Agile Development is a software development methodology based on incremental, iterative development, where requirements and implementations evolve through collaborative, self-organizing, cross-functional teams. Agile Development promotes product delivery as a time-boxed series of functional and potentially shippable product increments that enables teams to rapidly respond and adapt to change.

Part II – Fundamentals

Start out simple and iterate; establish the fundamentals of the structure and process and, as each concept solidifies, introduce more sophistication.

Establish a rhythm for the team

  1. Decide on a sprint duration based on your appetite for risk. I recommend 2 weeks since most teams are well-equipped to collectively determine what work can be completed in a 2 week period. Remember, the greater your sprint interval, the greater the margin for error.

  2. Schedule recurring Sprint Planning, Task Breakdown, Sprint Review and Sprint Retrospective meetings

    1. The Sprint Planning meeting is held on the first day of the sprint and is focused on the team committing to delivering a subset of the prioritized backlog. Invitees should include the cross-functional development team and the Product Owner. Note: If you need to start early to get a jump on the week, bring in bagels or donuts and coffee – your team will thank you! (and they will be more likely to show up on time!)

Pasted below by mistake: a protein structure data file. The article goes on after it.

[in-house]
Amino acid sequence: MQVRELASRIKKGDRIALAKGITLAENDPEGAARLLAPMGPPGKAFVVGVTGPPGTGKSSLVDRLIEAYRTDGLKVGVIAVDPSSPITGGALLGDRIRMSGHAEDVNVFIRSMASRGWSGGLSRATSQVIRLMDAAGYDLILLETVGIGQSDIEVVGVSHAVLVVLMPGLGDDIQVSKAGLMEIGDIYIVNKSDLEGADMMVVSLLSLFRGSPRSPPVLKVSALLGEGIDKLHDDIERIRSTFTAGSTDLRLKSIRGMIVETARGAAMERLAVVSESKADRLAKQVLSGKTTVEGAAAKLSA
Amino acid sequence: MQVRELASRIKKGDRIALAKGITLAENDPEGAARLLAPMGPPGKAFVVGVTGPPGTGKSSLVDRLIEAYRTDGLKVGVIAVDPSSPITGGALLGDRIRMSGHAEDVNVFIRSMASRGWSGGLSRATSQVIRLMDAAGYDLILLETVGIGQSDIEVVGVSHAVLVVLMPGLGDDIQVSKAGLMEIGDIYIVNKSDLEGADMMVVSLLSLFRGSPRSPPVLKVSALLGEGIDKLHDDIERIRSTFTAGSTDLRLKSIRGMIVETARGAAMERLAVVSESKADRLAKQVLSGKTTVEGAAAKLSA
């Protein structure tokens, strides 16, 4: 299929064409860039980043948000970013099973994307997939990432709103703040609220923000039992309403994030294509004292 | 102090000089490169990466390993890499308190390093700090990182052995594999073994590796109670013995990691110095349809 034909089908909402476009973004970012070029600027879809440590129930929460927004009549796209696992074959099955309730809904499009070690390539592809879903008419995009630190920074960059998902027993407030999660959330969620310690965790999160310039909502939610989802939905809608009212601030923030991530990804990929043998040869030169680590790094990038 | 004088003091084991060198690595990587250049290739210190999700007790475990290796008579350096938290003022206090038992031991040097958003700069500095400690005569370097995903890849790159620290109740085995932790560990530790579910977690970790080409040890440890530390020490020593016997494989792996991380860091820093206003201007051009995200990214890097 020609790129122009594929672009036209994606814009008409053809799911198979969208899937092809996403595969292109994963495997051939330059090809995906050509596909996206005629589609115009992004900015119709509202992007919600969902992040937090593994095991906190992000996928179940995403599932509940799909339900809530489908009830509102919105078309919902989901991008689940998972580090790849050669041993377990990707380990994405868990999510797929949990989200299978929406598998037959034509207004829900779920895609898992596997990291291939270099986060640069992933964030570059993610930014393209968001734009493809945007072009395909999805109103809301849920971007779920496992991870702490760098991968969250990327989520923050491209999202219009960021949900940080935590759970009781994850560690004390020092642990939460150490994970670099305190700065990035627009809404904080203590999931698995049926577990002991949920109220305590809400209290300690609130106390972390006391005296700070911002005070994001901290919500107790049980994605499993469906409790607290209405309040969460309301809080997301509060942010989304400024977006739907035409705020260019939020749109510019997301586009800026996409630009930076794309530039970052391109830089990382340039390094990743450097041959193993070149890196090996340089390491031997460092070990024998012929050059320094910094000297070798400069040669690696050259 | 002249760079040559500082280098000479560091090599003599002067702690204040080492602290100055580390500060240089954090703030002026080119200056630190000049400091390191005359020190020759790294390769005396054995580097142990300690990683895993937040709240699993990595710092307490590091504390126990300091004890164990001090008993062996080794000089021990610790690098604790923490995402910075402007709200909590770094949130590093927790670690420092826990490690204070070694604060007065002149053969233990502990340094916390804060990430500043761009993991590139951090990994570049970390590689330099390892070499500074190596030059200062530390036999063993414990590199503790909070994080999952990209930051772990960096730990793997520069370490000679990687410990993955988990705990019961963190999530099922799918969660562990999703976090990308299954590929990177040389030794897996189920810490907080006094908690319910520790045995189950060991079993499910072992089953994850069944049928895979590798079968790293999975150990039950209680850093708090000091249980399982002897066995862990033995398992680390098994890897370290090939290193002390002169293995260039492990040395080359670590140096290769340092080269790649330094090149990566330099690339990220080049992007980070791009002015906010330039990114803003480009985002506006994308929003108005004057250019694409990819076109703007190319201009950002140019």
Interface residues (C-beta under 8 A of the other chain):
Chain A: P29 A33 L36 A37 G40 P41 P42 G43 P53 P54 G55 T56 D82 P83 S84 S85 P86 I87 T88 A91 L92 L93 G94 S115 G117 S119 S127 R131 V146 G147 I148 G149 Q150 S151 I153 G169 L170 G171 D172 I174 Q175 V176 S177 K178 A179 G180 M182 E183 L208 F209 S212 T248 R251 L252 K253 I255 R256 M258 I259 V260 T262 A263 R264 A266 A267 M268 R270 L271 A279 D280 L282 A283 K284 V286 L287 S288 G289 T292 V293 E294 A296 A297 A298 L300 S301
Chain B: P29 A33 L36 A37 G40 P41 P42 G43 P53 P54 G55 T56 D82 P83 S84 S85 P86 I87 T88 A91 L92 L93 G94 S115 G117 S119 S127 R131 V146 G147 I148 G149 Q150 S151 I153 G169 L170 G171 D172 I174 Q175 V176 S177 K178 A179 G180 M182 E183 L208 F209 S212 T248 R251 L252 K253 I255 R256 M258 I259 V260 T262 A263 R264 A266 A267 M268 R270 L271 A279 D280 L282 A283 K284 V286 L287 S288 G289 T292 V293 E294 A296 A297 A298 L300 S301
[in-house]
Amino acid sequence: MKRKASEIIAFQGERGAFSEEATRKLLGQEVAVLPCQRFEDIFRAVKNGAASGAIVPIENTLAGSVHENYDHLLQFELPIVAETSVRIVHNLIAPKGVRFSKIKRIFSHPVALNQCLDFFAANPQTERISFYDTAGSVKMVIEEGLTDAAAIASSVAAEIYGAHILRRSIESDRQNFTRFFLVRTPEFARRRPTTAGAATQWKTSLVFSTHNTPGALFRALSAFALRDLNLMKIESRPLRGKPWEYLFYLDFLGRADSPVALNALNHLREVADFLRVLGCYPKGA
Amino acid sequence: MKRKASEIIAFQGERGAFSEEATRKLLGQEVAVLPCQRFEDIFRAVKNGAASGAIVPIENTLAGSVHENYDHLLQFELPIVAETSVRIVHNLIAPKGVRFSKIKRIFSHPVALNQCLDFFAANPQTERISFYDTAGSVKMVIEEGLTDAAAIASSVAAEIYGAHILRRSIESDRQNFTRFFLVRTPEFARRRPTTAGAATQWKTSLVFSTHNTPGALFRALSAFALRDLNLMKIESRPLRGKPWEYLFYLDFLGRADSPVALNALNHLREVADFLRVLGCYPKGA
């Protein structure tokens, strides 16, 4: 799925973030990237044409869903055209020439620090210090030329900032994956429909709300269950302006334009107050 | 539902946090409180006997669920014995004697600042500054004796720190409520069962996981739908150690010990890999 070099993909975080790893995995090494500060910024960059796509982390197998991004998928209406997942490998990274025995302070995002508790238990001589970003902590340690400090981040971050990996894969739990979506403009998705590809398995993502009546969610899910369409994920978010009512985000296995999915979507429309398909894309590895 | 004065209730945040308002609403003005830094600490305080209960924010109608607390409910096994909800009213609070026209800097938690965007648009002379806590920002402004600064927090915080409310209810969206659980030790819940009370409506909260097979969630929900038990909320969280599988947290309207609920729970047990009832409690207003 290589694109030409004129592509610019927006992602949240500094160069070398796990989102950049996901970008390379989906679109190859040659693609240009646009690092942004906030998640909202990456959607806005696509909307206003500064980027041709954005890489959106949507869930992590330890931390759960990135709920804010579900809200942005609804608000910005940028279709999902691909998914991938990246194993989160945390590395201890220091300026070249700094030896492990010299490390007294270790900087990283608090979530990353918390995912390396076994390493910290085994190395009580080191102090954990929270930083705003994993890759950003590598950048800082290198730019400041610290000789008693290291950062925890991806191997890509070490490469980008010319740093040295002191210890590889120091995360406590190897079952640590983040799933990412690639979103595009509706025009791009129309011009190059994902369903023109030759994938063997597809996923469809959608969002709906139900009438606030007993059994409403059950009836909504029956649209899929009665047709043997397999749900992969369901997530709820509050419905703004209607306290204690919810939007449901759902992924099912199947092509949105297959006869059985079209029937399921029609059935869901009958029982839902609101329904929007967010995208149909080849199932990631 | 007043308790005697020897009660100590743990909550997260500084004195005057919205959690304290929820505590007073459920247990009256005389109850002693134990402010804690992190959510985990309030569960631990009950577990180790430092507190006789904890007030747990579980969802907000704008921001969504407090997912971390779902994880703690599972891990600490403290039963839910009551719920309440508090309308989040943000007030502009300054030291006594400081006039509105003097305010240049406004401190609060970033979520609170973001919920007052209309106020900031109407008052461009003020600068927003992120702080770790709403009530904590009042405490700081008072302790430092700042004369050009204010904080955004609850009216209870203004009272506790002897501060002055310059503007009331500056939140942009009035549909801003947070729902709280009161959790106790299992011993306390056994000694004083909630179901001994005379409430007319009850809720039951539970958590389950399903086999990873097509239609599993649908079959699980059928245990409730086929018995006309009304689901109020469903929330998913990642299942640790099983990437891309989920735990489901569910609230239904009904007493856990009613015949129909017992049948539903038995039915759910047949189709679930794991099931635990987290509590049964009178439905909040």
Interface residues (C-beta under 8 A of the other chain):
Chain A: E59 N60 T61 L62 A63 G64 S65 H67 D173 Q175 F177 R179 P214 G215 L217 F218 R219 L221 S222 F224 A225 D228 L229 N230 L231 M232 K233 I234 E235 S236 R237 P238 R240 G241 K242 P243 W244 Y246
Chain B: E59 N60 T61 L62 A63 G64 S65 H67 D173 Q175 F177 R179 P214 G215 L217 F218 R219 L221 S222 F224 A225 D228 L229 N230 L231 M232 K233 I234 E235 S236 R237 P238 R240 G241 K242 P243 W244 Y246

2. Task Breakdown should follow Sprint Planning and, done well, can take several hours. Take the time – it will pay off. I like to tell my teams that “even if we spend the first day of the sprint doing nothing more than planning and the last day doing nothing but wrapping up the sprint, the intervening 8 days will be so massively productive it will be worth it”. In fact, most teams find they have completed Task Breakdown by mid afternoon and are starting work on the highest priority stories by the end of the first day.